At least that's how I interpret this story, which would put it squarely in the "dog bites man/hundreds of planes landed safely and without incident at the airport today" pile:
[Red] China’s transformation to a consumer-led economy may be a “rocky” experience, according to International Monetary Fund First Deputy Managing Director David Lipton.
“[Red] China’s transition, the rebalancing, the move away from heavy industrial export sectors to growing household incomes” and consumption is “the key transition that the world’s going to observe in the coming years and it’s likely to be a rocky one,” Lipton said in an interview with Bloomberg Television on Friday. “It’s dangerous if they continue to provide credit to the old sectors, and allow debt to build.”
Yeah, a "consumer-led economy" would be dangerous to the Chinese Communist Party, because that might give rise to the advent of an actual middle-class, which no communist dictatorship can EVER allow, and that might lead to public demands for democracy and even <GASP> a constitutional republic. And we know what follows that sort of thing....
....which is why Beijing will never allow a "consumer-led economy" and will continue to "provide credit" to the "old (i.e. state-run) sectors", because that's how communist regimes work.
While [Red] China’s growth has stabilized, that’s due in part to a surge in credit.
Stop the tape for a minute. Since the ChiComms do not, in reality, have a market economy, how the hell does anybody know that their "growth has stabilized," or that they even HAVE "growth"? Because the ChiComms say so?
Data released by the "People’s Bank of China"....
....earlier in the day showed aggregate financing, a measure of credit spanning from commercial banks to shadow lenders, totaled 2.34 trillion yuan ($361 billion) in March. The borrowing binge may create more challenges down the line unless President Xi Jinping’s government follows through on its goals of restructuring bloated state-owned enterprises and cleaning up a bad-debt encumbered banking sector.
"Restructuring"? "Cleaning up?" "Bloated state-owned enterprises" and a "bad-debt-encumbered banking sector are the hallmarks of a communist-run economy. It cannot be any other way. Just like nobody really knows what the yuan is worth, and for the exact same reason that nobody knows what growth the PRC has or if there's any growth at all. You cannot reliably quantify economic outcomes when the economy under examination is not free.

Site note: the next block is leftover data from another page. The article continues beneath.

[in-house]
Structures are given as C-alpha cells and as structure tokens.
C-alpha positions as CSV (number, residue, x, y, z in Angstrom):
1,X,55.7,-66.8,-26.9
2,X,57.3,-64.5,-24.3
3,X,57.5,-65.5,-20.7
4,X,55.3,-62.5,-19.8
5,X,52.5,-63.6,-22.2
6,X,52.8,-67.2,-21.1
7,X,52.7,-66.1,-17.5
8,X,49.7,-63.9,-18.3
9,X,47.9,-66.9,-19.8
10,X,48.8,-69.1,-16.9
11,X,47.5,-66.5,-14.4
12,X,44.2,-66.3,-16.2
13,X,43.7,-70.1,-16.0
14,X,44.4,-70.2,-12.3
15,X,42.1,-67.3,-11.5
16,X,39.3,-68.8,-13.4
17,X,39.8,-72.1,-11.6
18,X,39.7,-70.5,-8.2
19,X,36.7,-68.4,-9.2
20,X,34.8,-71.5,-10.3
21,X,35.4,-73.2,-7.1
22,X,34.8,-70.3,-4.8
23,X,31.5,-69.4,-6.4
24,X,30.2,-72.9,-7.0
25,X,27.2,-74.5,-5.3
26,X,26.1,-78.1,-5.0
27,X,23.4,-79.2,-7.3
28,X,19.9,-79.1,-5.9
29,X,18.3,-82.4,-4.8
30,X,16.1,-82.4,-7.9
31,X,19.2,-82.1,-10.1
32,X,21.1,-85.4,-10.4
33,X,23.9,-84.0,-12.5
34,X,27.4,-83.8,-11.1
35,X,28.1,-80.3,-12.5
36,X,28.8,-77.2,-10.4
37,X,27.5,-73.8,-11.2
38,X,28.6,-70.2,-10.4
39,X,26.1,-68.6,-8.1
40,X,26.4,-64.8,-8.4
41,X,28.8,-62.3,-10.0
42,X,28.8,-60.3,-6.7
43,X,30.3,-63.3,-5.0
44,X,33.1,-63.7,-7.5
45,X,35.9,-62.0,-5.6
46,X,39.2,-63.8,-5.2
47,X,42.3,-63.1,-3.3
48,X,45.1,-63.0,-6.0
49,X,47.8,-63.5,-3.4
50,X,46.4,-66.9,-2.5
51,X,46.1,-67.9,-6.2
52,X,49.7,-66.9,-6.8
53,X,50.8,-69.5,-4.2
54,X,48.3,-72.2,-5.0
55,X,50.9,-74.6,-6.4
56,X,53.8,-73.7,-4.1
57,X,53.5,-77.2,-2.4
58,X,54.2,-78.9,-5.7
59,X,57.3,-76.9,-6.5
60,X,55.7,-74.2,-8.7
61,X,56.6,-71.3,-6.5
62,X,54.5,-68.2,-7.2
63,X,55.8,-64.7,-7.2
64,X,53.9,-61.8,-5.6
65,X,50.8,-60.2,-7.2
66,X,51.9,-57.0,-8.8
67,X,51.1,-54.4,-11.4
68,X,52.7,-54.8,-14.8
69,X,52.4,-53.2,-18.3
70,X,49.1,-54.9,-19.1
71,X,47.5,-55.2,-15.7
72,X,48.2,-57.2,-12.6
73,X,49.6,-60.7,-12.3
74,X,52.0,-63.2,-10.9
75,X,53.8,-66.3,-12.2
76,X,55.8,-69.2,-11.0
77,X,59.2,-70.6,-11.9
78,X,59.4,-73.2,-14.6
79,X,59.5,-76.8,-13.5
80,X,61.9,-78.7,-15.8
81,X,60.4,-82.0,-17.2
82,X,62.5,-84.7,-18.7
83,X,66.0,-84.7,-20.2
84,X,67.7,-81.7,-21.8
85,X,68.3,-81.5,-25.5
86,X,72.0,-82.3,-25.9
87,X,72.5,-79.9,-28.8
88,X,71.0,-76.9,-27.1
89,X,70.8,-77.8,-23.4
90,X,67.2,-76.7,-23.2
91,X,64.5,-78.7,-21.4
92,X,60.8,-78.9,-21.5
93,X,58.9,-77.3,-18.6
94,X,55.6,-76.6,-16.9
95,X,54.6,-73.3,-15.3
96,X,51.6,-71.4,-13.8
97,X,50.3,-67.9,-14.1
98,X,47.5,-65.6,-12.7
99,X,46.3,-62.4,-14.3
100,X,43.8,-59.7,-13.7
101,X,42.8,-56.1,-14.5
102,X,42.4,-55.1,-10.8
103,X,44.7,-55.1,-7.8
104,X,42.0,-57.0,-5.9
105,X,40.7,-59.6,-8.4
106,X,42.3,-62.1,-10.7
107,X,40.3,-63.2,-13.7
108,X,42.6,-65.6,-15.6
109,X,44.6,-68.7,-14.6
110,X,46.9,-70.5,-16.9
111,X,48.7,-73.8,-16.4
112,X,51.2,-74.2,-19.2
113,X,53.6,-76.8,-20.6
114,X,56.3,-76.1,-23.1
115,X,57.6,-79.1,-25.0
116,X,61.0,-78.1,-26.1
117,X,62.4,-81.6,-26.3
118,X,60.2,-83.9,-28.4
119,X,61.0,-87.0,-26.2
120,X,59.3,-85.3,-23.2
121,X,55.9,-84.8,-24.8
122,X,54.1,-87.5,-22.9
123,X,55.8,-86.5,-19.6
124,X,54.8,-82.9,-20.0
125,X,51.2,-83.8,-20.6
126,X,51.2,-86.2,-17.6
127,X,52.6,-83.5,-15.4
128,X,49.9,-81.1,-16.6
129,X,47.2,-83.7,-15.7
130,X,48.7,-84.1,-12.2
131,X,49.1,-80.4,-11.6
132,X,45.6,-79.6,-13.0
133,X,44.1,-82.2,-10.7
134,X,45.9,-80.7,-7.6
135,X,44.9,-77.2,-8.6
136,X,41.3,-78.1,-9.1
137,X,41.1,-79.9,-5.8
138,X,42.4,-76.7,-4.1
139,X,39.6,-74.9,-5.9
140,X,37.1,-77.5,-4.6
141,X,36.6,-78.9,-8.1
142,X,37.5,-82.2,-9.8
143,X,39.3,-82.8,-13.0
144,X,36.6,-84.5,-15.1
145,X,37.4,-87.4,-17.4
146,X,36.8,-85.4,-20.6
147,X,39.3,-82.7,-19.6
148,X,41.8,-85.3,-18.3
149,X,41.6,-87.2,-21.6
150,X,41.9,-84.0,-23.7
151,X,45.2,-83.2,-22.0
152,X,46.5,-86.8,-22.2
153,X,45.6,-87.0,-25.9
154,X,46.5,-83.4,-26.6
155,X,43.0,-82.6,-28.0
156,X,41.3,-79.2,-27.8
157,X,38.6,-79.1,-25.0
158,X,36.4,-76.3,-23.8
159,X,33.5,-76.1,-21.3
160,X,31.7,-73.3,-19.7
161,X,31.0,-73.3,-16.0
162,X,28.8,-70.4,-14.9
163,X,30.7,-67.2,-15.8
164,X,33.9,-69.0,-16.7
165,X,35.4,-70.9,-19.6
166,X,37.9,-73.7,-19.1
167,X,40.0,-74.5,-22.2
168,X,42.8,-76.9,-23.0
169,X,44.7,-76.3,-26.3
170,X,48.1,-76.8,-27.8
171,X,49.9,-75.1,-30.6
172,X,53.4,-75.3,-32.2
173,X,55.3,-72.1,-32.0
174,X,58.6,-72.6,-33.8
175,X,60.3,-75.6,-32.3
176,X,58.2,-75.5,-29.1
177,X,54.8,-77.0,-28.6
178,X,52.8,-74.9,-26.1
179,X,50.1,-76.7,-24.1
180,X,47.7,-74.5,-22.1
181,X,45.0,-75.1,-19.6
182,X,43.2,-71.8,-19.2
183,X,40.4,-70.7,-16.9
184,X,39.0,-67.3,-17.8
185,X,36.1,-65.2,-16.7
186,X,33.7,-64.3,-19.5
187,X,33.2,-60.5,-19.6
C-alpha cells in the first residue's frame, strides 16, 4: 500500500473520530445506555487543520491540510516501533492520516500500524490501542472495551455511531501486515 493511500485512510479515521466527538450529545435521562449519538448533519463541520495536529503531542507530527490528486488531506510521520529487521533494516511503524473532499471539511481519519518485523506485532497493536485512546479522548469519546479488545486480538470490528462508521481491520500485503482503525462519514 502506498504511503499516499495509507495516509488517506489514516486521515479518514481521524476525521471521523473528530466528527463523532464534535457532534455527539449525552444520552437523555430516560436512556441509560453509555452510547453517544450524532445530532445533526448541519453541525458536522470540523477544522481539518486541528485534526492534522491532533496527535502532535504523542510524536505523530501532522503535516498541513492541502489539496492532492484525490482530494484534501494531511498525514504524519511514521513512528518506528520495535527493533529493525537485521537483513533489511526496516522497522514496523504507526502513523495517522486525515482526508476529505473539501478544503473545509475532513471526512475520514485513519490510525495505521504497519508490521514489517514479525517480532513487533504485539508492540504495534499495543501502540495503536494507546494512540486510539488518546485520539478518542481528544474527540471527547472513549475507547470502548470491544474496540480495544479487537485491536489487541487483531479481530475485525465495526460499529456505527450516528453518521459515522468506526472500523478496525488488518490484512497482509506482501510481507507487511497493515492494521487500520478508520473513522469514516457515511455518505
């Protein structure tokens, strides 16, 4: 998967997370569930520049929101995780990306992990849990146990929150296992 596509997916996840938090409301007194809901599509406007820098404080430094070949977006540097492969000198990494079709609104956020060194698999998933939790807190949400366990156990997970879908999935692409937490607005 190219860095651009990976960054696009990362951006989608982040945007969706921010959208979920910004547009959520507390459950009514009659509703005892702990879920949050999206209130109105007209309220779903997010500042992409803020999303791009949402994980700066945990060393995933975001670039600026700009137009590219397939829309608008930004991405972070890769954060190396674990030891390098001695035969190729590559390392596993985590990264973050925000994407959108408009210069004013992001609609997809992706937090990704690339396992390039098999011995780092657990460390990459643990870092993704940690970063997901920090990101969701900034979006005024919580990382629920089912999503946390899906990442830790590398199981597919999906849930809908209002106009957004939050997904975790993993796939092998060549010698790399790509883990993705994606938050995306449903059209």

Here's today's reality check: The "opening to China" forty-four years ago was the beginning of a nearly half-century long Xīn jīngjì zhèngcè ("New Economic Policy"). Tell me if this doesn't sound eerily familiar:
The New Economic Policy (NEP) (Russian: Новая экономическая политика, НЭП, Novaya Ekonomicheskaya Politika) was an economic policy of Soviet Russia proposed by Vladimir Lenin, who called it "state capitalism".
The NEP represented a more capitalism-oriented economic policy, deemed necessary after the Russian Civil War of 1917 to 1922, to foster the economy of the country, which was almost ruined. The complete nationalization of industry, established during the period of War Communism, was partially revoked and a system of mixed economy was introduced, which allowed private individuals to own small enterprises, while the state continued to control banks, foreign trade, and large industries. In addition, the NEP abolished prodrazvyorstka (forced grain requisition) and introduced prodnalog: a tax on farmers, payable in the form of raw agricultural product. [emphases added]
Or Red China in 2016. Amazing how easily a given situation can be understood when you place it in the correct and proper historical context, isn't it? As well as the ease with which we can predict what the ChiComms will do next.
Let us also remember the primary purpose any communist regime has for a Novaya Ekonomicheskaya Politika:
Since 1949, the [Red] Chinese government has been a one-party communist system. This means that it theoretically strives for a state in which all citizens are equal in class and economic conditions.
Seemingly, this system lies somewhat in contrast to [Red] China's rise as a global super power in which everyone is clearly not sharing equally in the spoils. In fact, [Red] China has been sanctioned several times for human rights violations. Much of [Red] China's economic development has been used to benefit the government and high-ranking officials. [emphases added]
And you know what "benefit the government" means....